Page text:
Edinburgh Fringe Reviews: Anxiety
These comics will have you at the edge of your seat with their gigs on nail-biting, pill-popping anxiety
Andrea Hubert has a natural aptitude for making audiences uncomfortable, much to their delight. Week [★★★★] reveals her personal struggle with 25 years of undiagnosed depression and a life that wasn't all (Wait)roses.
A syrupy sarcasm adheres itself to much of the script, replete with eloquent one-liners (with the word 'cunt' thrown in just enough times to balance out the posh Harrow accent). If fewer disclaimers preceded her darker material, the set would be perfect, but she seems obliged to issue warnings before particularly ruthless barbs, in a benevolent, schoolmarm sort of way that rather detracts from the shock value. But, evidently, the universality of mental health issues is the point, and one she brings artfully to the boil before leaving it to simmer in her wake.
Susie Youssef has audiences at "Eyylooooo!’", as her Fringe debut Check Youssef Before You Wreck Youssef [★★★★] begins with an introduction by Anya, her facetious, East European alter-ego. A second generation Aussie, growing up in a family of six girls, Youssef goes from a bubbly beginning and stories of large Lebanese weddings and Gourmet Pizza Kitchen coupons, to her ’cheeky’ panic attacks, which elicit a few laughs at first. Then there's the realisation that her levity might be symptomatic.
Youssef is a stand-up seamstress who comes equipped with the sort of comedic haberdashery that somehow makes it possible to pack in ribald yarns and character sketches with subtextual substance that would do a Booker nominee proud. A riveting, versatile performance that shows off all the best sides of her personality as an actor, sketch artist and comedian. A standout debut.
Peace of mind isn’t quite what you’ll find if you wander into Liz Miele’s show, but point this out and she’ll probably give you a piece of hers. She rants, opines and tells it like it is in Mind Over Melee [★★★] her Fringe set that talks acne, dating and dealing with anxiety in the rough-and-tough Big Apple. While Miele’s casual, conversational tone works, we lust after some edge. Unfortunately, despite raising abortion, the show overall avoids risks. What it lacks in enterprise, however, it compensates for in consistency, and when it comes to good, old-fashioned observational comedy, Miele is an ace.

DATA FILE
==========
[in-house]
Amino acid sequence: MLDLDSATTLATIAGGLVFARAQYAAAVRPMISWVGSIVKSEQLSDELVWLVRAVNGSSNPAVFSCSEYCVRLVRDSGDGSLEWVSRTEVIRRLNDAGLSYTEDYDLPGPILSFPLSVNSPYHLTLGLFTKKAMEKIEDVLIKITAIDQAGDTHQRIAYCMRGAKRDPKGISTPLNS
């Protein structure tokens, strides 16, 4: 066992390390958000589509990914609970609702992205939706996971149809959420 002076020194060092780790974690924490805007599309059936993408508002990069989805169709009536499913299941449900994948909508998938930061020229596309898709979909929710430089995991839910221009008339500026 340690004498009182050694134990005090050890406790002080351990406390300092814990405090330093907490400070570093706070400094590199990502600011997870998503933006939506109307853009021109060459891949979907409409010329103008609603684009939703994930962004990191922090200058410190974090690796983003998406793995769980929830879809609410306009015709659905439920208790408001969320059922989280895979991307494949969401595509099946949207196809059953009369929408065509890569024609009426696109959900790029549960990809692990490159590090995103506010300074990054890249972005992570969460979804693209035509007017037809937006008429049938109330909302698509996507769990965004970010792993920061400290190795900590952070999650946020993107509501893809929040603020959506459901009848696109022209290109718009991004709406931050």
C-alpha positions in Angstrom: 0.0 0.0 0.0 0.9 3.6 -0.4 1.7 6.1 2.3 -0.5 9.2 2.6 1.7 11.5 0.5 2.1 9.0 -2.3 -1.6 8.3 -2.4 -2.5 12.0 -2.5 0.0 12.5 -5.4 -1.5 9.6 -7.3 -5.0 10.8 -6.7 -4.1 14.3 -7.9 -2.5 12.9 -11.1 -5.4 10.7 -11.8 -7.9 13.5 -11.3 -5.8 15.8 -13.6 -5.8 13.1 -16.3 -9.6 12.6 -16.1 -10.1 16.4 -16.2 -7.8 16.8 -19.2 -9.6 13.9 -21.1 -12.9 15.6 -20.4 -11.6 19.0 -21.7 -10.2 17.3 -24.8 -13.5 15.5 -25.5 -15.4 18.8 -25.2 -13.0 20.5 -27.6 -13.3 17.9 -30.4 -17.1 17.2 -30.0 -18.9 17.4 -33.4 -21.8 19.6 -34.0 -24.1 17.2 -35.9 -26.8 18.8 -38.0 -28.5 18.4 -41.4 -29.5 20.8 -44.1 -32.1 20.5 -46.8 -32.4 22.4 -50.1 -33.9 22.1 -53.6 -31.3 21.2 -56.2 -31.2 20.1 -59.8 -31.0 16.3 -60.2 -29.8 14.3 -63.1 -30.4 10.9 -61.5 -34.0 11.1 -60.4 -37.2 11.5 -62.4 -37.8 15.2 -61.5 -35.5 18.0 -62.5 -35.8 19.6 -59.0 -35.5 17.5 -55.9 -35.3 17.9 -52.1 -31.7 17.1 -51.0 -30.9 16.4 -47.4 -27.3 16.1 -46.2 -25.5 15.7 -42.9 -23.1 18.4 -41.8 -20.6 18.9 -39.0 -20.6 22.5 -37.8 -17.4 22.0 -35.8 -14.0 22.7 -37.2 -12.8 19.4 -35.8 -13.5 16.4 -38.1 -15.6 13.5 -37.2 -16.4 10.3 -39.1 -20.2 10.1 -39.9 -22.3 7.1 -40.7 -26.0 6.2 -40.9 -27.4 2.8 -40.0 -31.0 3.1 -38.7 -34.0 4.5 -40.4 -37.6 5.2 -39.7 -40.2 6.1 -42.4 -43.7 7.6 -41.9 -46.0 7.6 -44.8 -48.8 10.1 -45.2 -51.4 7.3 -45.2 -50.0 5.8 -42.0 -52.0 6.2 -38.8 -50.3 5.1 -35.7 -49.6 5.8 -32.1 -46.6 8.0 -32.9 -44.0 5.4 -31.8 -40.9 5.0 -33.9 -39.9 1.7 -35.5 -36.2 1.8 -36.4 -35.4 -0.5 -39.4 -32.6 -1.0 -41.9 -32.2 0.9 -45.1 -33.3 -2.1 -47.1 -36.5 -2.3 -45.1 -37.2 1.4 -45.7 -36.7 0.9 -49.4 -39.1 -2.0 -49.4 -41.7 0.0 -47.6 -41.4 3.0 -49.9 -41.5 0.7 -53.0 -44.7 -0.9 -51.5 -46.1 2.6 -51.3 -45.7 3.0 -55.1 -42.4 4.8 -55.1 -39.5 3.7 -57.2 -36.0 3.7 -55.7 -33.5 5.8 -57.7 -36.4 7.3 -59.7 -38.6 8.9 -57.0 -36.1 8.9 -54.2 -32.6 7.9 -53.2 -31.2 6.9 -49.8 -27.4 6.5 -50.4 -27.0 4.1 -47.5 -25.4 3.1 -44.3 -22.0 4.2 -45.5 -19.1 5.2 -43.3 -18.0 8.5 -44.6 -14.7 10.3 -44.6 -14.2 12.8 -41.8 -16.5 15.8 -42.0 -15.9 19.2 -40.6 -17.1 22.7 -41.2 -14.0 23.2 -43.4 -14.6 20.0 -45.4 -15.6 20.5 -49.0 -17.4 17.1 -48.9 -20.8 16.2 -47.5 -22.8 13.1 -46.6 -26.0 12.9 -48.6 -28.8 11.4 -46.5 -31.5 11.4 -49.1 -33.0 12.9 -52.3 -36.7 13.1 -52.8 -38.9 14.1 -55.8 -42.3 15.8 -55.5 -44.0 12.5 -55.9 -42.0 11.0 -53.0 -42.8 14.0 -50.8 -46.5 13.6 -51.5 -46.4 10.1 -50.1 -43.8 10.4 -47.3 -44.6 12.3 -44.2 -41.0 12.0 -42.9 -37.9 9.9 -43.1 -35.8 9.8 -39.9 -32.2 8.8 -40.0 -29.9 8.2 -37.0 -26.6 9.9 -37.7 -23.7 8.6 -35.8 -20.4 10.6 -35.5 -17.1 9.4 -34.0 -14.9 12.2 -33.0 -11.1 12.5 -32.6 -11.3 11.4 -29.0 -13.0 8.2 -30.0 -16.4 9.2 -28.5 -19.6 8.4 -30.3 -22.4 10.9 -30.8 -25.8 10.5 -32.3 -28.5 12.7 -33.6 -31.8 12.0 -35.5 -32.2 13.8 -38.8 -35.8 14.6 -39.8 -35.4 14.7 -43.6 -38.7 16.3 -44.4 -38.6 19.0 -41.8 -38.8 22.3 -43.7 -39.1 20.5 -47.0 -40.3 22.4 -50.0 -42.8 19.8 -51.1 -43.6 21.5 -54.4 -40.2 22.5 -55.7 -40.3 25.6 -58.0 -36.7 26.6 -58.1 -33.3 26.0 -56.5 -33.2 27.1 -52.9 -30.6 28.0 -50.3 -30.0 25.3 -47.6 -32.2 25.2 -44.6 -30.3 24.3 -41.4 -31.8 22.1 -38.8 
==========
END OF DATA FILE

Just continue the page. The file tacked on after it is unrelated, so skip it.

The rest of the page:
Felicity Ward, photo: Andy Hollingworth
The stress at the festival doesn’t end there; get in line for the meticulously scripted 50% More Likely To Die [★★★★], delivered in an edgy, convincing extempore by the quirky Felicity Ward.
A bold comic, she doesn’t shy away from referencing the yoni and lead us on a hilariously rollercoaster account of a quotidian incident involving a lost bag; a narration side-tracked by killer impressions of reality TV, a whole lot of unnecessary (but thoroughly entertaining) meandering and the frequent, unwelcome usage of an ear-splitting air horn sound effect from an app on her cellphone. But despite the time she takes out for chicken karaoke (buy a ticket for further explanation on this particular faculty), the whole thing does come together with (and for) Ward.
Andrea Hubert: Week, Gilded Balloon at the Counting House (Sitting Room), 3-29 Aug (not 15 & 16), 3.45pm, £5 / PWYW
Susie Youssef: Check Youssef Before You Wreck Youssef, Assembly George Square Studios (Four), 3-28 Aug (not 17), 5.15pm, £7-12
Liz Miele: Mind Over Melee, Underbelly, Cowgate (Delhi Belly), 4-28 Aug (not 15), 6.40pm, £6-10.50
Felicity Ward: 50% More Likely to Die, Pleasance Courtyard (Above), 3-29 Aug (not 15), 9pm, £7-13.50